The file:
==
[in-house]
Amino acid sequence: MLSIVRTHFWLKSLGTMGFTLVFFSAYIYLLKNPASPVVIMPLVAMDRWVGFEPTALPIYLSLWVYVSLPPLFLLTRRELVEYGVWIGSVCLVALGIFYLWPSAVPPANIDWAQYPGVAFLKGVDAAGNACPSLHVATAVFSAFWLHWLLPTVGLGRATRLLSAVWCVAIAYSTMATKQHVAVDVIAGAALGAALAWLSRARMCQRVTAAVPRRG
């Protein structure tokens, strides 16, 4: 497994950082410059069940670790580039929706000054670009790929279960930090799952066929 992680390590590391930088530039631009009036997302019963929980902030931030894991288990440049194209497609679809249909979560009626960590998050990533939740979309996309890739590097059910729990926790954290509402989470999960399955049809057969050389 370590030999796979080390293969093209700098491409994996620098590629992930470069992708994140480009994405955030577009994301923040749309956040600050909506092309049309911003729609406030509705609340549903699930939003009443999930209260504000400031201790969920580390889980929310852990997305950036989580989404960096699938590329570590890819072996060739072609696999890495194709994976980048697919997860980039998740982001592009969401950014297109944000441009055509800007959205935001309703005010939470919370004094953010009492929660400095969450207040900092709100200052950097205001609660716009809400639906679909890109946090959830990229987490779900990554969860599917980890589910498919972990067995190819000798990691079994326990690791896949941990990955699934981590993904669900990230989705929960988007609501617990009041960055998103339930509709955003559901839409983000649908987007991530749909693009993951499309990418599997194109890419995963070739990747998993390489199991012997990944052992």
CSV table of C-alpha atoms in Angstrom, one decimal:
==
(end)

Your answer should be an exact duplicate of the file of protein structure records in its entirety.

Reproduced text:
[in-house]
Amino acid sequence: MLSIVRTHFWLKSLGTMGFTLVFFSAYIYLLKNPASPVVIMPLVAMDRWVGFEPTALPIYLSLWVYVSLPPLFLLTRRELVEYGVWIGSVCLVALGIFYLWPSAVPPANIDWAQYPGVAFLKGVDAAGNACPSLHVATAVFSAFWLHWLLPTVGLGRATRLLSAVWCVAIAYSTMATKQHVAVDVIAGAALGAALAWLSRARMCQRVTAAVPRRG
């Protein structure tokens, strides 16, 4: 497994950082410059069940670790580039929706000054670009790929279960930090799952066929 992680390590590391930088530039631009009036997302019963929980902030931030894991288990440049194209497609679809249909979560009626960590998050990533939740979309996309890739590097059910729990926790954290509402989470999960399955049809057969050389 370590030999796979080390293969093209700098491409994996620098590629992930470069992708994140480009994405955030577009994301923040749309956040600050909506092309049309911003729609406030509705609340549903699930939003009443999930209260504000400031201790969920580390889980929310852990997305950036989580989404960096699938590329570590890819072996060739072609696999890495194709994976980048697919997860980039998740982001592009969401950014297109944000441009055509800007959205935001309703005010939470919370004094953010009492929660400095969450207040900092709100200052950097205001609660716009809400639906679909890109946090959830990229987490779900990554969860599917980890589910498919972990067995190819000798990691079994326990690791896949941990990955699934981590993904669900990230989705929960988007609501617990009041960055998103339930509709955003559901839409983000649908987007991530749909693009993951499309990418599997194109890419995963070739990747998993390489199991012997990944052992």
CSV table of C-alpha atoms in Angstrom, one decimal: